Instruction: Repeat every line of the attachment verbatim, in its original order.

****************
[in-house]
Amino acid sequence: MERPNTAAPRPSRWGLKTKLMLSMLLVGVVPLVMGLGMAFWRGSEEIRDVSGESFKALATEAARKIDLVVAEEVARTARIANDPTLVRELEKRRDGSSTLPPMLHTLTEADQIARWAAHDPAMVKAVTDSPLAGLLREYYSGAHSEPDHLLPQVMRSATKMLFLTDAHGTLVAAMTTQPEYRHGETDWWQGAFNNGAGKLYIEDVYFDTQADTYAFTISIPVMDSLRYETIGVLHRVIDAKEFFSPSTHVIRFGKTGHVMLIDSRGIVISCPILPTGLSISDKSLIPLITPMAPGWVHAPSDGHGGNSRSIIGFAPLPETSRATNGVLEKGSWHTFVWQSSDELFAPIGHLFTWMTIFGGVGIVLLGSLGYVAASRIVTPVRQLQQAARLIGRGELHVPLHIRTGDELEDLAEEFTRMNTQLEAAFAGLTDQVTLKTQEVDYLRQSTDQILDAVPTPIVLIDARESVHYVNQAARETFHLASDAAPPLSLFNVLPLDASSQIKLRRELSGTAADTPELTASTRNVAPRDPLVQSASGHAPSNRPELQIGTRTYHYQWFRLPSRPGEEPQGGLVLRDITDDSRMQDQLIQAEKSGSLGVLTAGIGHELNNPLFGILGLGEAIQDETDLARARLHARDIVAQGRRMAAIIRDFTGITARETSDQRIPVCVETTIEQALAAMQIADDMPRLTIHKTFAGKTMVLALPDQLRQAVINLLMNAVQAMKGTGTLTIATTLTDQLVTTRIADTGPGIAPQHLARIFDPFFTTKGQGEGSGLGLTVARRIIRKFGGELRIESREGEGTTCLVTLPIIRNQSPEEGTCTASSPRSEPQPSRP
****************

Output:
[in-house]
Amino acid sequence: MERPNTAAPRPSRWGLKTKLMLSMLLVGVVPLVMGLGMAFWRGSEEIRDVSGESFKALATEAARKIDLVVAEEVARTARIANDPTLVRELEKRRDGSSTLPPMLHTLTEADQIARWAAHDPAMVKAVTDSPLAGLLREYYSGAHSEPDHLLPQVMRSATKMLFLTDAHGTLVAAMTTQPEYRHGETDWWQGAFNNGAGKLYIEDVYFDTQADTYAFTISIPVMDSLRYETIGVLHRVIDAKEFFSPSTHVIRFGKTGHVMLIDSRGIVISCPILPTGLSISDKSLIPLITPMAPGWVHAPSDGHGGNSRSIIGFAPLPETSRATNGVLEKGSWHTFVWQSSDELFAPIGHLFTWMTIFGGVGIVLLGSLGYVAASRIVTPVRQLQQAARLIGRGELHVPLHIRTGDELEDLAEEFTRMNTQLEAAFAGLTDQVTLKTQEVDYLRQSTDQILDAVPTPIVLIDARESVHYVNQAARETFHLASDAAPPLSLFNVLPLDASSQIKLRRELSGTAADTPELTASTRNVAPRDPLVQSASGHAPSNRPELQIGTRTYHYQWFRLPSRPGEEPQGGLVLRDITDDSRMQDQLIQAEKSGSLGVLTAGIGHELNNPLFGILGLGEAIQDETDLARARLHARDIVAQGRRMAAIIRDFTGITARETSDQRIPVCVETTIEQALAAMQIADDMPRLTIHKTFAGKTMVLALPDQLRQAVINLLMNAVQAMKGTGTLTIATTLTDQLVTTRIADTGPGIAPQHLARIFDPFFTTKGQGEGSGLGLTVARRIIRKFGGELRIESREGEGTTCLVTLPIIRNQSPEEGTCTASSPRSEPQPSRP